Level-crossing timing sends residents off the rails
RESIDENTS of a small rural community say they are being frustrated by an automated level crossing that appears to have a mind of its own.
Motorists in the Woodfield and Marlow townlands on the outskirts of Ballymote, Co Sligo, have had to endure waits of 15 to 25 minutes when the Sligo/ Dublin train is due to pass since the crossing became automated earlier this year.
But trains passing in the opposite direction result in closures of just three to five minutes.
With seven daily trains on the recently upgraded route, the barrier that separates the dozen or so houses from the town of Ballymote is down for approximately four hours a day.
"It is ruling our lives," said local woman Catherine Hoare, who took part in a weekend protest to highlight the problem.
"I end up either being late for work or being way too early. I was held up for 20 minutes last Saturday. The same goes for parents trying to get children to school.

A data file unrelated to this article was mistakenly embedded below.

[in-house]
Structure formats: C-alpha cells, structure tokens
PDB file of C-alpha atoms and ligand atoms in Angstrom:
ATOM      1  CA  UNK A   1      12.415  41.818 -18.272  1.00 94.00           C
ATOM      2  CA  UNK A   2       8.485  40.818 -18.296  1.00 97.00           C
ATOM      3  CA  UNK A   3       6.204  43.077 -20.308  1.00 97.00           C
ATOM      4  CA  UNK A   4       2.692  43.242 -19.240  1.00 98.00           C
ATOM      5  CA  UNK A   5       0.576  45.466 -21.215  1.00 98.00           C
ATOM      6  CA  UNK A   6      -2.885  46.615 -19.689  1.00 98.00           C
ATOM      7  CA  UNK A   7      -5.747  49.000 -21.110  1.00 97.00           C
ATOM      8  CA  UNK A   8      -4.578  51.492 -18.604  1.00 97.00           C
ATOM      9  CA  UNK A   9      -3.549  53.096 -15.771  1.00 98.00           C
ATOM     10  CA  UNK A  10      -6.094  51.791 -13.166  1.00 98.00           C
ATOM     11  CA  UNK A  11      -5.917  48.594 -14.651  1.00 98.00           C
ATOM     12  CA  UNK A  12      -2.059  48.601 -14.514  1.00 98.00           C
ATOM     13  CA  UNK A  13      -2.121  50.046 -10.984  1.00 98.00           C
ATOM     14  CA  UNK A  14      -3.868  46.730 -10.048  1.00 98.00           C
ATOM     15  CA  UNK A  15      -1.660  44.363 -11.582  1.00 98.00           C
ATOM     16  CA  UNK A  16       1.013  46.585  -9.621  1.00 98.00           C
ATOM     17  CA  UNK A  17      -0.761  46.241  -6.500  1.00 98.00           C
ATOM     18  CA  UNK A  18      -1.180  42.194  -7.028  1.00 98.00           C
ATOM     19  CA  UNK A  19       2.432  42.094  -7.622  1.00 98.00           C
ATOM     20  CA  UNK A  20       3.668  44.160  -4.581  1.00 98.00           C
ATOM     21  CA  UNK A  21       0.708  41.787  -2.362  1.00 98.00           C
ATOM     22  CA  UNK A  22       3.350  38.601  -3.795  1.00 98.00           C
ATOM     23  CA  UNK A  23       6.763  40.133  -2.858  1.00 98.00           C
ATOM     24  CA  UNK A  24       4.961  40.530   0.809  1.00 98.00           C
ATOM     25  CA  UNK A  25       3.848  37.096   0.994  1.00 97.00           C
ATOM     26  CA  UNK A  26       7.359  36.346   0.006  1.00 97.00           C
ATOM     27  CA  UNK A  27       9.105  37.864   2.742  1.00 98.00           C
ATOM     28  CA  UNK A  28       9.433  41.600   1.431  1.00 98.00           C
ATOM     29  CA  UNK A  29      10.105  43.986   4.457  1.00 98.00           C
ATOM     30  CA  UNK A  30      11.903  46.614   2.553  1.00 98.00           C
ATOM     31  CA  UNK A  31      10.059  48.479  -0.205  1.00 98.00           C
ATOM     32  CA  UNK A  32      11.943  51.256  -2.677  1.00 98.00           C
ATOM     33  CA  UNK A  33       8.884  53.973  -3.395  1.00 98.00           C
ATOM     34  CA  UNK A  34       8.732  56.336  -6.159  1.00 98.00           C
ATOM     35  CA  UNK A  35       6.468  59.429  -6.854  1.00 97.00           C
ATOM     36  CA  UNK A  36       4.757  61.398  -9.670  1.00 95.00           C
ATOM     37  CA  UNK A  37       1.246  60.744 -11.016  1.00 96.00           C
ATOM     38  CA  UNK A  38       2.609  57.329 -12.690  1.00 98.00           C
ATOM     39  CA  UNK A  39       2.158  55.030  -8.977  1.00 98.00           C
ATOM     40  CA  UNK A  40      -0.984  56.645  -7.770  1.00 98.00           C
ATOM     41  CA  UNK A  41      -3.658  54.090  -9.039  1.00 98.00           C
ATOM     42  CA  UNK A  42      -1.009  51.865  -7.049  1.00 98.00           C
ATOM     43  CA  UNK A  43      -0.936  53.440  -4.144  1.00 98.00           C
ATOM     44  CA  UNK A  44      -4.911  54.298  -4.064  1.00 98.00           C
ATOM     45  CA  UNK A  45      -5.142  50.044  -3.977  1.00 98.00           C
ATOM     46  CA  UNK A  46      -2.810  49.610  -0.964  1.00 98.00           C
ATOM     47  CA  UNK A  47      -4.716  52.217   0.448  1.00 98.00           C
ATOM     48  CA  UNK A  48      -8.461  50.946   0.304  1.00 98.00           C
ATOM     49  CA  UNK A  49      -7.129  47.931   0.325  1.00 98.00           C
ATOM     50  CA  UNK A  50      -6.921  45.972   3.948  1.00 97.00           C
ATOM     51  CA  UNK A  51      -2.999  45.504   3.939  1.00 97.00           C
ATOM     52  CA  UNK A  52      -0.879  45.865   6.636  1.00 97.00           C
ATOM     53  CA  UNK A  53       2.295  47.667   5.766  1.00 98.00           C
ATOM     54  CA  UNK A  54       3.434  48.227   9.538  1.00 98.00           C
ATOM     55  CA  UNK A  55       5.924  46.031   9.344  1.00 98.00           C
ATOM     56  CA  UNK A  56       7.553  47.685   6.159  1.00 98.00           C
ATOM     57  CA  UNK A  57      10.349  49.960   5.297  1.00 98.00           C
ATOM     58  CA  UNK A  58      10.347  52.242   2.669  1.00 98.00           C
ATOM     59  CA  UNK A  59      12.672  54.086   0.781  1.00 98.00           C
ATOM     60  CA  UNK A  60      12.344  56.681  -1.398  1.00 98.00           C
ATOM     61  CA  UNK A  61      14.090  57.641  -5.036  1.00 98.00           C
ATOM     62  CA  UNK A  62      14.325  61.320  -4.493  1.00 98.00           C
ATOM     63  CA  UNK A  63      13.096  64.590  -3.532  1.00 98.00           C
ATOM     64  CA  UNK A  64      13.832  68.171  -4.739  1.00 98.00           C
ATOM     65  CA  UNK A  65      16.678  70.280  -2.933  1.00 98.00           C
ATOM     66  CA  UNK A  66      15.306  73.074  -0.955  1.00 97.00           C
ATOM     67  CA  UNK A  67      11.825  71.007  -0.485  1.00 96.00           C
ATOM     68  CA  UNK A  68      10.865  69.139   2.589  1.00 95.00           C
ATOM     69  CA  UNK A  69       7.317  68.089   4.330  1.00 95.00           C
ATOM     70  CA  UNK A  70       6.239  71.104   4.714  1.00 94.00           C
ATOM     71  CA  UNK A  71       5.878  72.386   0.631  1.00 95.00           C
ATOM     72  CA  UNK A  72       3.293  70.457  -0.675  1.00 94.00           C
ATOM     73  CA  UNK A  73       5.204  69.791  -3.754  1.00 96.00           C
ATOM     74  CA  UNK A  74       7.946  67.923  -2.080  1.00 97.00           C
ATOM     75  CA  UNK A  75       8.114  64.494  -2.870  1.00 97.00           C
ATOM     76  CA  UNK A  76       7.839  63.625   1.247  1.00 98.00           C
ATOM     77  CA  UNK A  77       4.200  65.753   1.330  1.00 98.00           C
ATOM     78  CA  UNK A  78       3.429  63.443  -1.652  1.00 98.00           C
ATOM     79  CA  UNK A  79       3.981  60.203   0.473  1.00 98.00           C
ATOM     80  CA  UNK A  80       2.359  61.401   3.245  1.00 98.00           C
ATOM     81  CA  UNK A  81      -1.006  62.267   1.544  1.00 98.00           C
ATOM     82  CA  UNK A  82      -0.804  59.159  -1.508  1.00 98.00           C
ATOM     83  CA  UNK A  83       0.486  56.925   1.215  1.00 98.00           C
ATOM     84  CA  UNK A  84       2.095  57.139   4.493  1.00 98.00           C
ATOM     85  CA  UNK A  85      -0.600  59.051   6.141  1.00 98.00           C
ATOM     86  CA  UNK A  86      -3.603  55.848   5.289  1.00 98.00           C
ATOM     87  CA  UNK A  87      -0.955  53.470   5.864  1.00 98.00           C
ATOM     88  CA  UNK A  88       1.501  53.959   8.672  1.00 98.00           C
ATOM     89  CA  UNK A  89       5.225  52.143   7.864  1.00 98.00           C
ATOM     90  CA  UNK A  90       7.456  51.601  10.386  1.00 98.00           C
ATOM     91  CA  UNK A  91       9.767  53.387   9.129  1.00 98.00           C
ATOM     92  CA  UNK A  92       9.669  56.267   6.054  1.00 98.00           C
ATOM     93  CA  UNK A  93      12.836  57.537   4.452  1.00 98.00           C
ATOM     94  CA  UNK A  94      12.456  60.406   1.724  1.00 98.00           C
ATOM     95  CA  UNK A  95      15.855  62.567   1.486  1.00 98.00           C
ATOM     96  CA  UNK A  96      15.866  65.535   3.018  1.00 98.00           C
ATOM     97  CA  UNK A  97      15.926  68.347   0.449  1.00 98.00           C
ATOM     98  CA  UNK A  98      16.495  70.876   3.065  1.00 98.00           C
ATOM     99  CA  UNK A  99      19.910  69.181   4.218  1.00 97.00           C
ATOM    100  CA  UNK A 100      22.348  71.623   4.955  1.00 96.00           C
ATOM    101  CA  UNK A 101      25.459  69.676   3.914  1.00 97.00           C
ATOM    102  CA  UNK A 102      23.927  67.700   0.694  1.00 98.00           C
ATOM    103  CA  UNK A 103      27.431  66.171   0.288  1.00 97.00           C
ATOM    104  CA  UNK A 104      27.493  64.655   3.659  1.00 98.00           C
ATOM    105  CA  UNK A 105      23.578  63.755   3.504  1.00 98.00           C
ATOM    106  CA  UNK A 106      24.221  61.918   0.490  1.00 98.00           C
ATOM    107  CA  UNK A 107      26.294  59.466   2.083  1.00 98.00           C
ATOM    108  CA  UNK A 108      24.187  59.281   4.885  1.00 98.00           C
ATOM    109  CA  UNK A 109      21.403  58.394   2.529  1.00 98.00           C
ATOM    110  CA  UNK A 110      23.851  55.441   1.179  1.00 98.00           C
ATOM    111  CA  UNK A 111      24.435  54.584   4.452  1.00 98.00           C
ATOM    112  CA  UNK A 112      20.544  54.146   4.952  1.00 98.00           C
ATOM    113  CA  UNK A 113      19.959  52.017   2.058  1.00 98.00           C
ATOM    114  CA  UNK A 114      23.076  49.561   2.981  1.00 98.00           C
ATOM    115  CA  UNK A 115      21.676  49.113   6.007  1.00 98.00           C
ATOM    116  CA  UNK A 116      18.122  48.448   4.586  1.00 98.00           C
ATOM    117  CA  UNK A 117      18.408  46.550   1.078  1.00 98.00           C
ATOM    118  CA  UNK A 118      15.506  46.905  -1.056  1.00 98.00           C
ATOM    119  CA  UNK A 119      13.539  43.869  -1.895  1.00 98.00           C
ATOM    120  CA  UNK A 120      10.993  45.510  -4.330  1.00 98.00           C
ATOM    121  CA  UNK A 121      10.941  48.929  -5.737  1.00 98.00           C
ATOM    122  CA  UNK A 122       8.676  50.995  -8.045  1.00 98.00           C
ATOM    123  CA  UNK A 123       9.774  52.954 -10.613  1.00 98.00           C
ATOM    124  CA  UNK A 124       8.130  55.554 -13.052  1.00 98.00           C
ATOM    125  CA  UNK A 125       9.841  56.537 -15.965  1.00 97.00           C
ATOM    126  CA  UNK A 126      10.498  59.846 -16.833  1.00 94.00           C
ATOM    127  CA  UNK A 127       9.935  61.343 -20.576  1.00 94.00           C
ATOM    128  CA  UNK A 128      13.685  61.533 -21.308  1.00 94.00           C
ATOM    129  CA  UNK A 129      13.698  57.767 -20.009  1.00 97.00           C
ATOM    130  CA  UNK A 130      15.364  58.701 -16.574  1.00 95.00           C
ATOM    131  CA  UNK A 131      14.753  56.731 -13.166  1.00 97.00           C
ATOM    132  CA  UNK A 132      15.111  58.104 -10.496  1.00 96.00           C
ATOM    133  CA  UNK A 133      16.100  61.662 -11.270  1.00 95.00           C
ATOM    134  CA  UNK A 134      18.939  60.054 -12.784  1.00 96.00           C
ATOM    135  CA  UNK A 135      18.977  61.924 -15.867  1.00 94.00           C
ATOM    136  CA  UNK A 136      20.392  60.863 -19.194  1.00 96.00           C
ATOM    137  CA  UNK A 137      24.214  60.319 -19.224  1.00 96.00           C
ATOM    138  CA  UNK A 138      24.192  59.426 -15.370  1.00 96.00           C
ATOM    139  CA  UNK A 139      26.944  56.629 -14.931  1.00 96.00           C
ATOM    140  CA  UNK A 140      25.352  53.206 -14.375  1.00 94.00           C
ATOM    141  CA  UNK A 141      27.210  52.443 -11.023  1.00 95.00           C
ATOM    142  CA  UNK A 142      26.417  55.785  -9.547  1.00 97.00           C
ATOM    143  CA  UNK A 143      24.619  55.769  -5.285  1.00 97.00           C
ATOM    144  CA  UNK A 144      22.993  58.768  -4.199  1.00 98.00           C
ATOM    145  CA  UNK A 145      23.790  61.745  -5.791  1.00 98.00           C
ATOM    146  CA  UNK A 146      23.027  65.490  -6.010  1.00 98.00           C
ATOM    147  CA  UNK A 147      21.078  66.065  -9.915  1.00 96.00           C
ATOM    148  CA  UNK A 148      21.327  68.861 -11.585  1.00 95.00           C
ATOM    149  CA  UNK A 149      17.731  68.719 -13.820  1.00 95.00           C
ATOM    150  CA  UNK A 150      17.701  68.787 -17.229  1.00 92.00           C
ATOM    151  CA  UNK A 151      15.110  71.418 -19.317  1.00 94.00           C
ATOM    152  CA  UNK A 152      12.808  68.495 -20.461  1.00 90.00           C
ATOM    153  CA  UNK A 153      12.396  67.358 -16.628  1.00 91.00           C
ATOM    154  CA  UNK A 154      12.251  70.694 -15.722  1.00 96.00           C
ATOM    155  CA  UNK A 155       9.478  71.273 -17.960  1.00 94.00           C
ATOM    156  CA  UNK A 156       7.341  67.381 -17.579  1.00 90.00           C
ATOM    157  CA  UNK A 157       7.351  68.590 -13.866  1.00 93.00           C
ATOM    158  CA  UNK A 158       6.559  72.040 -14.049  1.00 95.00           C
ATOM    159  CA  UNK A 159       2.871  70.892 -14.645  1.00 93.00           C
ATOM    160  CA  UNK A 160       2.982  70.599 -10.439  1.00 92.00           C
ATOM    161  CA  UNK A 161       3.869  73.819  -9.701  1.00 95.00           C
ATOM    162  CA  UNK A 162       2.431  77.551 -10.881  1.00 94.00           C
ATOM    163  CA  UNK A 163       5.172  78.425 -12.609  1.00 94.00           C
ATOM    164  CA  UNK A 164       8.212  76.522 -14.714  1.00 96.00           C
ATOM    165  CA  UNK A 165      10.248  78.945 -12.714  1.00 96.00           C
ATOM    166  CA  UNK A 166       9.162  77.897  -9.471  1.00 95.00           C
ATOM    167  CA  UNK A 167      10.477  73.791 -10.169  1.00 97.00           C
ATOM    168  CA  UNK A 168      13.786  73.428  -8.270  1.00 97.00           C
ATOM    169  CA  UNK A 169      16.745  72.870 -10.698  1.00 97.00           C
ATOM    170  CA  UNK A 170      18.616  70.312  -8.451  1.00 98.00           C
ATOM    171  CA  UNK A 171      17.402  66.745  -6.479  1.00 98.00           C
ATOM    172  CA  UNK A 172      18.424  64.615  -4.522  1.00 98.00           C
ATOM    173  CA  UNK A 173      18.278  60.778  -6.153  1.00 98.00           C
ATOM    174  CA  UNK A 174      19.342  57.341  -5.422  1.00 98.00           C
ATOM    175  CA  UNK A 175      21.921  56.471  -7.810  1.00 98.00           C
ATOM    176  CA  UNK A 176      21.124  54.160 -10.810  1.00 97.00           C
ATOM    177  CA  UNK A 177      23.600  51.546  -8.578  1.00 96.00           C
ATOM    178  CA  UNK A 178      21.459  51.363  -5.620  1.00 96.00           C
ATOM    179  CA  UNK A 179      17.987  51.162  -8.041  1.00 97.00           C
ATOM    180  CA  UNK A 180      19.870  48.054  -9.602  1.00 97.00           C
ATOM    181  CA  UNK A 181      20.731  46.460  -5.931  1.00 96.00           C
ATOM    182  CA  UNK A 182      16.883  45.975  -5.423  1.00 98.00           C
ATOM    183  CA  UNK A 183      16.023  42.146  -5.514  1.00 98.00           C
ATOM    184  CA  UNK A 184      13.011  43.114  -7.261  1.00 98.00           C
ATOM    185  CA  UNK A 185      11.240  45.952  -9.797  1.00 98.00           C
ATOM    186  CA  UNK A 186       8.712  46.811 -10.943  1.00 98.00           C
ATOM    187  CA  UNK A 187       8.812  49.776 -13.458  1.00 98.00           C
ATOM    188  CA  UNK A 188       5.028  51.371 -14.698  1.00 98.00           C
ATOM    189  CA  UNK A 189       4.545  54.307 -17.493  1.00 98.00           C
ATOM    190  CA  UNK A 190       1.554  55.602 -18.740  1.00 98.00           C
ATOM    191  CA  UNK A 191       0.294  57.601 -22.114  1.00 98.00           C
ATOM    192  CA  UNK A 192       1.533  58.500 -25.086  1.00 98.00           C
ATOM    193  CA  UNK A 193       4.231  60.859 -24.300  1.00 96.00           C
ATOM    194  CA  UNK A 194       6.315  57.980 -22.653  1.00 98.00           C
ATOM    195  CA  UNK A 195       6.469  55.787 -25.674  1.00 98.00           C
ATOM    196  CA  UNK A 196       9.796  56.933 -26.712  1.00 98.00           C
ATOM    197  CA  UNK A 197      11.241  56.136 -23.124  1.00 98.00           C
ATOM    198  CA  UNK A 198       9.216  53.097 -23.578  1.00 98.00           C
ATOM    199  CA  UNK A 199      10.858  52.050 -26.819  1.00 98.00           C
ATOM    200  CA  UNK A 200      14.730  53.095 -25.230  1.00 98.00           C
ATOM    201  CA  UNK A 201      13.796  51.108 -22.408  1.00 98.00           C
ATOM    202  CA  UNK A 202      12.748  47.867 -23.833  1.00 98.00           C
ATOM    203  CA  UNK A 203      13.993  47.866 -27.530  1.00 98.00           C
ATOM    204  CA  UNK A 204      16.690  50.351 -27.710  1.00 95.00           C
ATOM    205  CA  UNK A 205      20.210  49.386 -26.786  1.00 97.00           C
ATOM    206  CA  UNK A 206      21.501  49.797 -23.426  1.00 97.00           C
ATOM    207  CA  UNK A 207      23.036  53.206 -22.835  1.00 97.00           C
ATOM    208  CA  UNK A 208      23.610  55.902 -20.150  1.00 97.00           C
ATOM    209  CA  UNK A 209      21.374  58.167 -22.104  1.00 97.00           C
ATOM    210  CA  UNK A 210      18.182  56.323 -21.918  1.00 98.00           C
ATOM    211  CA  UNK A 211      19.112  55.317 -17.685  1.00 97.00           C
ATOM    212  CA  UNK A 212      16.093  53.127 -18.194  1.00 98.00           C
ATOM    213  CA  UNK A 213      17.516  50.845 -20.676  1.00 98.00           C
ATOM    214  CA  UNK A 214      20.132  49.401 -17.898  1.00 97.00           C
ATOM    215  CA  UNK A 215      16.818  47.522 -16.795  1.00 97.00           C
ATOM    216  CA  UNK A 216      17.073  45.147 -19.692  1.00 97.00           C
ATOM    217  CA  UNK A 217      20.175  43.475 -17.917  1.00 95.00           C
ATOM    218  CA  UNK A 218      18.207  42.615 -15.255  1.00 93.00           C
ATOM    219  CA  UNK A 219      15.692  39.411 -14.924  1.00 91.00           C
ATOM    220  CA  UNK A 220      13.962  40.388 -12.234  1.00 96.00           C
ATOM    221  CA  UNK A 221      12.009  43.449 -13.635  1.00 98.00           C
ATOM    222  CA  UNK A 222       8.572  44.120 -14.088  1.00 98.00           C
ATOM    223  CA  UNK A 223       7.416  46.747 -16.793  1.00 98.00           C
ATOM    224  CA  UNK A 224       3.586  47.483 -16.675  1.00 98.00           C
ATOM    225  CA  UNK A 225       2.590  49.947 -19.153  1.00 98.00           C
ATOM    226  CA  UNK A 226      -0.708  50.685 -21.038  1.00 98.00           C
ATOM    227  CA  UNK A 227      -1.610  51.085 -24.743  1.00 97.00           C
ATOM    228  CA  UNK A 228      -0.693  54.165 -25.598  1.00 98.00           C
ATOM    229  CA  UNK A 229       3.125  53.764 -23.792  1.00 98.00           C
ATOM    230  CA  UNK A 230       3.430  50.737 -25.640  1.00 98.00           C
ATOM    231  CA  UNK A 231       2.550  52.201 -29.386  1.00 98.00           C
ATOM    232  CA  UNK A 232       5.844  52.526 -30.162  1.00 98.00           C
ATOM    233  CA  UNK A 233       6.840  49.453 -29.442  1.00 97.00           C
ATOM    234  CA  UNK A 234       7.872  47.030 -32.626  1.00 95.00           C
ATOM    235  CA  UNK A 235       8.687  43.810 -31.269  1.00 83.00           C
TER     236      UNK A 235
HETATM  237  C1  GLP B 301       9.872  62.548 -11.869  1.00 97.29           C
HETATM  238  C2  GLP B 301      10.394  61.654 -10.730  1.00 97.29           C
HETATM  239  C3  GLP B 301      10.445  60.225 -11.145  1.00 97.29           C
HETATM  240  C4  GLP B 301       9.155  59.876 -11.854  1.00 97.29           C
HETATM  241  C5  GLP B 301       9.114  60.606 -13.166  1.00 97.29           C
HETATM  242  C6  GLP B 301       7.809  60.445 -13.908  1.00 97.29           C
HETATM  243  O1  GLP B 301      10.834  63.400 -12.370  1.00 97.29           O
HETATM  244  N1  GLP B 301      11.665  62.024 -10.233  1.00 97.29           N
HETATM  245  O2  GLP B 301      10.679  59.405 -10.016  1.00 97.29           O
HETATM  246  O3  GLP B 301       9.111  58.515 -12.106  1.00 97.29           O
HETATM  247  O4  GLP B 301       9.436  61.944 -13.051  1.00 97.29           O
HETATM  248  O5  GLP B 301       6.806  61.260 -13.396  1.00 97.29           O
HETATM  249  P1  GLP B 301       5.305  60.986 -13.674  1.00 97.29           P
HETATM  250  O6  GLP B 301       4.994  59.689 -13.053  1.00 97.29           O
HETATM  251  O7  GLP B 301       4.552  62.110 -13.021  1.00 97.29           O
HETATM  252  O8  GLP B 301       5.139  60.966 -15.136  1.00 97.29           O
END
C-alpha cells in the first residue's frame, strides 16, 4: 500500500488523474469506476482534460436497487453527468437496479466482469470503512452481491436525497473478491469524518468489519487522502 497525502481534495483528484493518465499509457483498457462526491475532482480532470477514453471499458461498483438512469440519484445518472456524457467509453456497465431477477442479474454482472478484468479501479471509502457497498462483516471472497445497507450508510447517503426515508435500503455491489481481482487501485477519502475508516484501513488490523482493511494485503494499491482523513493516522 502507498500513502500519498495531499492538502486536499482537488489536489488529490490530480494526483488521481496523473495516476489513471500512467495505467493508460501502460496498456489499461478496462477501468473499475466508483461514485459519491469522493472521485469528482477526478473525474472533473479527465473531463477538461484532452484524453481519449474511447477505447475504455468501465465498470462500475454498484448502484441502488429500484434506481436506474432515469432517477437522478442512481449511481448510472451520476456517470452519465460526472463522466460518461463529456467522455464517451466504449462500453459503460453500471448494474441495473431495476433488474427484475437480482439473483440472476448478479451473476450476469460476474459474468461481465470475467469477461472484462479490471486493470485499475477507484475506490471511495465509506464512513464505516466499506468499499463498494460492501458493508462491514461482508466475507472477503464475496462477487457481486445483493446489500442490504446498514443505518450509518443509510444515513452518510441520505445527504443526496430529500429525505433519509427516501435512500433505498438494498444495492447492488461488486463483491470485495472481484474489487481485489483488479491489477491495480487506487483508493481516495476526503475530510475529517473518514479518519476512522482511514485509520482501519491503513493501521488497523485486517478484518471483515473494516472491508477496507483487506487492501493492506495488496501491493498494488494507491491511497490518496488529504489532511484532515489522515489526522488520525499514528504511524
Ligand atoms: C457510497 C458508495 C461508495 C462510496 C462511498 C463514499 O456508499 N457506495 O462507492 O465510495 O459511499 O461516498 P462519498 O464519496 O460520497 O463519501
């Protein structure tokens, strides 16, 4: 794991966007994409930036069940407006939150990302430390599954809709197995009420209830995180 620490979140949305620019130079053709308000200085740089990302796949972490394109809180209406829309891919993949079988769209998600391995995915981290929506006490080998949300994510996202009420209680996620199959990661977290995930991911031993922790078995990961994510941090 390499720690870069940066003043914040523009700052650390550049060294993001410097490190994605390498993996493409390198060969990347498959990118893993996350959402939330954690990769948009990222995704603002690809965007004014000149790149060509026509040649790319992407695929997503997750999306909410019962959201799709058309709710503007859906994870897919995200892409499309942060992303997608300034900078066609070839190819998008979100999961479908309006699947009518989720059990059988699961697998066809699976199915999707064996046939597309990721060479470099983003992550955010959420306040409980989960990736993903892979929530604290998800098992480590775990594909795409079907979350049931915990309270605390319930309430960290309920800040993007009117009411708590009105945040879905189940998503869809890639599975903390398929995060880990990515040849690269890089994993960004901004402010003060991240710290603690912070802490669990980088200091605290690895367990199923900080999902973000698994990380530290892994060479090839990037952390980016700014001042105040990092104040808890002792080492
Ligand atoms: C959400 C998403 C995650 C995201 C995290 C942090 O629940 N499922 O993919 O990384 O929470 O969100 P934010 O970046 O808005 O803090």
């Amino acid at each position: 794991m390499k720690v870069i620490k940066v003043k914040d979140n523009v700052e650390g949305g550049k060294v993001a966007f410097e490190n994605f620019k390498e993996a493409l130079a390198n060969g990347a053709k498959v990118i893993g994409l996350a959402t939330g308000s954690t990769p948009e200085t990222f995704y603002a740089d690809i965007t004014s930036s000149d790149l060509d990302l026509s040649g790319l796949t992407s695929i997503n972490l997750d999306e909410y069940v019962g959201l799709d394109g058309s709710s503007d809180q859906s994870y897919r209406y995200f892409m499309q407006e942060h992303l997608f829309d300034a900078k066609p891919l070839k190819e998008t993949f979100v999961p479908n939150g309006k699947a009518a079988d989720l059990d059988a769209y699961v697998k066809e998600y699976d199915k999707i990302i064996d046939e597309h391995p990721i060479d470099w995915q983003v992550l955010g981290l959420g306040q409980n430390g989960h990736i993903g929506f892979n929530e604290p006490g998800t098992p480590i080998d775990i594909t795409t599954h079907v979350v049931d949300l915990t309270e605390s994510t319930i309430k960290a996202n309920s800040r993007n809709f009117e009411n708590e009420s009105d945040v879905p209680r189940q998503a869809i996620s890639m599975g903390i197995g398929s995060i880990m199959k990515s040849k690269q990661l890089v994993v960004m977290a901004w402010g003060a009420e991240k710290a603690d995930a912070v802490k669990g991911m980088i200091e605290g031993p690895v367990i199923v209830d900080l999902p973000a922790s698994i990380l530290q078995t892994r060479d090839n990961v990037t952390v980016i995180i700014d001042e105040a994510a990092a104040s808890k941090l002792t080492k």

"It defies logic. How come the wait is so much shorter for the trains from Dublin to Sligo? We have complained but we are not getting answers," she said.
It appears the barrier automatically drops when the train reaches Tubbercurry -- 11km away -- but the train still has to stop in Ballymote before it reaches the level crossing.
Local independent councillor Margaret Gormley, who witnessed the delays first-hand at the protest, said she had lodged a formal complaint with the chairman of the CIE group.
"I appreciate the improvements that have been made on the line but such delays are not on. If there was an emergency, to be held up for up to 25 minutes could make a difference between life and death," she said.
A spokeswoman for Iarnrod Eireann said the problem was being addressed.
"Our signalling engineers are working to reduce the wait time at Ballymote level crossing. In the coming weeks, a new system will be introduced to minimise the wait time," she said.